It’s not unusual for student loan borrowers to get some outside help in paying off their balances. Read any number of student loan repayment success stories, and you’re likely to find many of them crediting a parent, partner, friend, financial aid office or even an employer. But when you think of people who might help you with repayment advice, one category you might forget about are student loan lawyers. And yet, in some cases, a student loan attorney can be of huge assistance. Consider these three real-life examples of how lawyers resolved their clients’ debt woes. This blog does not provide legal advice. If you need legal advice, please contact an attorney directly. These examples are unique. Individual results may vary:
Overwhelmed, stressed and scared, one borrower faced a double whammy on default — both his federal and private student loans were far beyond being simply delinquent. The government was about to garnish his wages, having already seized his federal income-tax refund. Plus, his private lender had filed a lawsuit aiming to collect on a $100,000-plus debt.
The federal loan fix didn’t require years of law school education. East Coast-based lawyer Adam Minsky simply helped his client navigate the black-and-white rulebook of federal student aid. He helped the client rehabilitate federal student loans and then switch to income-driven repayment to receive a more affordable monthly payment.
The private loan mess was harder to clean up. Fortunately for the borrower, what had made his repayment so difficult turned out to be the saving grace. The borrower’s private loan debt had changed hands several times, and the latest loan holder didn’t have the records to prove that it actually owned the debt.
“This is sometimes referred to as ‘chain of title’ or ‘proof of assignment,’” Minsky said. “We pressed them to produce records through a formal litigation process called discovery, and when they did not comply with our requests, we asked the court to dismiss the case. The court agreed.”
Minsky said his client’s balance remained, but thanks to the victorious judgment, the debt was now “effectively uncollectible and unenforceable.”
A single mom working for the Veterans Administration was struggling to convince FedLoan Servicing that she was entitled to Public Service Loan Forgiveness (PSLF). She had been making payments on her Direct Consolidation Loan, only to be denied for PSLF because of her repayment plan.
“About 30 of the 120 required payments were initially not counted because her loans were in a ‘paid ahead’ status,” said public interest lawyer and student loan consultant Heather Jarvis.
“This is tripping up a lot of borrowers: If a borrower pays more than what is due, servicers postpone the next due date unless directed otherwise,” she explained. “The servicer had insisted that payments made when a payment was not technically due are not ‘qualifying payments.’”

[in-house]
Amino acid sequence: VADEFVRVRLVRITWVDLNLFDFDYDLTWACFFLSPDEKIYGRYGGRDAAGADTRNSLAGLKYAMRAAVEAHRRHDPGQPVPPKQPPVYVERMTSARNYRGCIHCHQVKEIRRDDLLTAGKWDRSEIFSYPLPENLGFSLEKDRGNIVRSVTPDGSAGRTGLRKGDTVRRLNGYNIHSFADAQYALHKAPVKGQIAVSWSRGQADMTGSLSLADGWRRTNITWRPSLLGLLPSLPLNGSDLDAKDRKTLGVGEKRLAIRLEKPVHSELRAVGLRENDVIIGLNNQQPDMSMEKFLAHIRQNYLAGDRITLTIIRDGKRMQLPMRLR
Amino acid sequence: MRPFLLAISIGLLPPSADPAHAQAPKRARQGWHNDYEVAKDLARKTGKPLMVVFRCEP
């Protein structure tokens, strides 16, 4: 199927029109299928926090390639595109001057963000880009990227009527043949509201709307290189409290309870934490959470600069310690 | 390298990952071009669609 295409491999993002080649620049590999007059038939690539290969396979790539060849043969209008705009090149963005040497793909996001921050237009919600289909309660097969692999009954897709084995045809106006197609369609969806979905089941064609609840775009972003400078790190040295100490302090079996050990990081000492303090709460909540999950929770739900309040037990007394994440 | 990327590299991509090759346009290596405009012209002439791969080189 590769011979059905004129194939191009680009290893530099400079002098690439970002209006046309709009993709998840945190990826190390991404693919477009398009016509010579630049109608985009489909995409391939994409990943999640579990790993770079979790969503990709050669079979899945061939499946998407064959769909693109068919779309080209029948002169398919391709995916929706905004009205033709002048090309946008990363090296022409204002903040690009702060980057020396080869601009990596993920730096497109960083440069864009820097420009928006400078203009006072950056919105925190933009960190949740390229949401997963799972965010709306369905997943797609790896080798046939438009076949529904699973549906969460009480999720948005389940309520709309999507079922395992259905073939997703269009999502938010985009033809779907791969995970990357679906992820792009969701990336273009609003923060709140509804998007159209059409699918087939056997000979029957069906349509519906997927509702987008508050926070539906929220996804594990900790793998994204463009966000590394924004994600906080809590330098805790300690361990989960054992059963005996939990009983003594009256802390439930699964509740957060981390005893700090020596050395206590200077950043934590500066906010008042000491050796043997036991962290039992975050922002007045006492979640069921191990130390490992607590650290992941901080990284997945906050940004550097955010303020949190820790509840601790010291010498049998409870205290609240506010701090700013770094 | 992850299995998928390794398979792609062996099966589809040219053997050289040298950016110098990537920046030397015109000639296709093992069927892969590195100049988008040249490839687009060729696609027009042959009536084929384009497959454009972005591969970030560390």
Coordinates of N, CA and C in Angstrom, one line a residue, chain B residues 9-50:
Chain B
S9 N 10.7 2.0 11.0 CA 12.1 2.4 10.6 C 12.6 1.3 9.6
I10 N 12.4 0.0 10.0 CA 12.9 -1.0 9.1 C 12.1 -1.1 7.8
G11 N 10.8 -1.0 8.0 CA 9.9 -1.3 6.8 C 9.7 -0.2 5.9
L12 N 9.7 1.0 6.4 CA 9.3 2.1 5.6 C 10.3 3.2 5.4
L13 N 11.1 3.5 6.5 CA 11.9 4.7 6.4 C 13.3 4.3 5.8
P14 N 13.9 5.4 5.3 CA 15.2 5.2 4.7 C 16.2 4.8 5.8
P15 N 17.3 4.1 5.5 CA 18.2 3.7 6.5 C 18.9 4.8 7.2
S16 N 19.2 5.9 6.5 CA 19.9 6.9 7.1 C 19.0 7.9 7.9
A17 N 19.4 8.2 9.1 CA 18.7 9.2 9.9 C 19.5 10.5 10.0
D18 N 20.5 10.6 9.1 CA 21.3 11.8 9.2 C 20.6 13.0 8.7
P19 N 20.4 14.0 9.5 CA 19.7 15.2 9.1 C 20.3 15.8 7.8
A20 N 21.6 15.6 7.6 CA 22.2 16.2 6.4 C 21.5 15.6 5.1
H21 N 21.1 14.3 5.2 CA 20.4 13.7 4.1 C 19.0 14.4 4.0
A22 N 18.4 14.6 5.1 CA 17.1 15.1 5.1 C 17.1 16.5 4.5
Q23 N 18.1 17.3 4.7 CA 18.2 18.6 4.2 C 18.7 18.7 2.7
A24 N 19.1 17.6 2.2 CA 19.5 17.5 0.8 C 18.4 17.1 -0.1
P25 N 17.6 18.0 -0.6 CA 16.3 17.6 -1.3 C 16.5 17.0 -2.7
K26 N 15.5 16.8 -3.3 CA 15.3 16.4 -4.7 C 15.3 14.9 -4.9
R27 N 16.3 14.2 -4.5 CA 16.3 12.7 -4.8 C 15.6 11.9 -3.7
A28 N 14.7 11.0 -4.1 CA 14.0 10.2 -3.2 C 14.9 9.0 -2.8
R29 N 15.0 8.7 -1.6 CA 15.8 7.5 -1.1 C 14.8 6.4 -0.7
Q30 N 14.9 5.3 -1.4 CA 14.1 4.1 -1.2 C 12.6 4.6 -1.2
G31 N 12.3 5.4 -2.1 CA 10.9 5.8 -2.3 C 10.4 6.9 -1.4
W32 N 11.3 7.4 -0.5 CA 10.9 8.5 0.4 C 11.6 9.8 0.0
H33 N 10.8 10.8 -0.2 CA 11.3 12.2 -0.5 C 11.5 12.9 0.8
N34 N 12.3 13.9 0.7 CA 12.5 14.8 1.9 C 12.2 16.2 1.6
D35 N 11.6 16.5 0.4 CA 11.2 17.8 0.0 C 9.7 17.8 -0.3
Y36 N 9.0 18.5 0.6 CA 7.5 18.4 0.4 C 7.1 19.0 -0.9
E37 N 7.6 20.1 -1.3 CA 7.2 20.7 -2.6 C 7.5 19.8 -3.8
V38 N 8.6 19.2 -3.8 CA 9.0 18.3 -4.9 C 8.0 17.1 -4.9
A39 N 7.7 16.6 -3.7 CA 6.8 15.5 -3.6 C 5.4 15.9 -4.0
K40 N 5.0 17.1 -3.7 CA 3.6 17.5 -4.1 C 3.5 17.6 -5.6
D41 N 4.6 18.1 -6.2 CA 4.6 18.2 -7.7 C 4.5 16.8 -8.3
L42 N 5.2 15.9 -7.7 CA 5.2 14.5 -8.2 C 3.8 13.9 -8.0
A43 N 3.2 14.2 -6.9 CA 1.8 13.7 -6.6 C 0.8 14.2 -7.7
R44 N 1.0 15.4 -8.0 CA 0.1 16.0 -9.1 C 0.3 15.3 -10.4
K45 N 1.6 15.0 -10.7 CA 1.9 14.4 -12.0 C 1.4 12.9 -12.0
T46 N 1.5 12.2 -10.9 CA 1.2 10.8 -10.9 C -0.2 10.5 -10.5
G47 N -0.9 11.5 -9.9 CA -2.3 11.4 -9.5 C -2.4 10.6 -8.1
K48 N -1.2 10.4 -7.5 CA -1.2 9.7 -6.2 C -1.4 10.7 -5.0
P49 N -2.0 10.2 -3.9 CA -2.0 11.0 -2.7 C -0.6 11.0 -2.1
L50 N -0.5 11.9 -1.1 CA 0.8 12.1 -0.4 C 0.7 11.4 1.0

Jarvis informed the borrower about Temporary Expanded PSLF and how to apply.
“Unfortunately, she was again denied,” Jarvis said. “It’s sadly common for borrowers to be tripped up by the convoluted requirements of this broken system.”
After exhausting their efforts with FedLoan Servicing — the Department of Education’s default PSLF servicer — Jarvis handed her client off to pro-bono student loan lawyers.
“In this case, the attorneys helped the borrower set out the facts and law in writing, and the matter was reconsidered and resolved in the borrower’s favor,” Jarvis said. “Another unfairness in the system is highlighted here: The squeaky wheel gets the grease.”
Erica Atkinson, a resident of Lufkin, Texas, had repaid what she originally borrowed in private student loans (and then some), but her balance remained at about $180,000, due to interest rates ranging between 8.00% and 16.00%.
In 2016, Atkinson strategically defaulted on the remaining debt, only to face a barrage of harassing phone calls from the lender’s collections department. She turned down their settlement offer — 67% of the balance owed — and reentered repayment.
A couple of months after defaulting a second time, Atkinson phoned Missouri-based lawyer Stanley Tate. She wondered if she was paying more than she should, but a Tate-contracted Certified Public Accountant confirmed what she feared.
“These were just loans that had bad terms,” Tate said.
With no legal ground to stand on, Tate went about negotiating a settlement. Nine months after becoming her lender’s point of contact, he presented Atkinson with the best offer he thought he could snare from the lender: a lump-sum payment of $82,000, or about 40% of the balance owed.
“What helped in getting that settlement was detailing her past payment history, explaining her current financial situation, and demonstrating that it was unlikely the full amount owed would be recovered,” Tate said.
Do you need a student loan lawyer?
There are plenty of scenarios in which a student loan repayment problem could use some professional assistance. In the especially dire combination of bankruptcy and student loan debt, for example, a lawyer could help you prove undue hardship.
These guides can help you determine whether you should seek professional legal help for your repayment: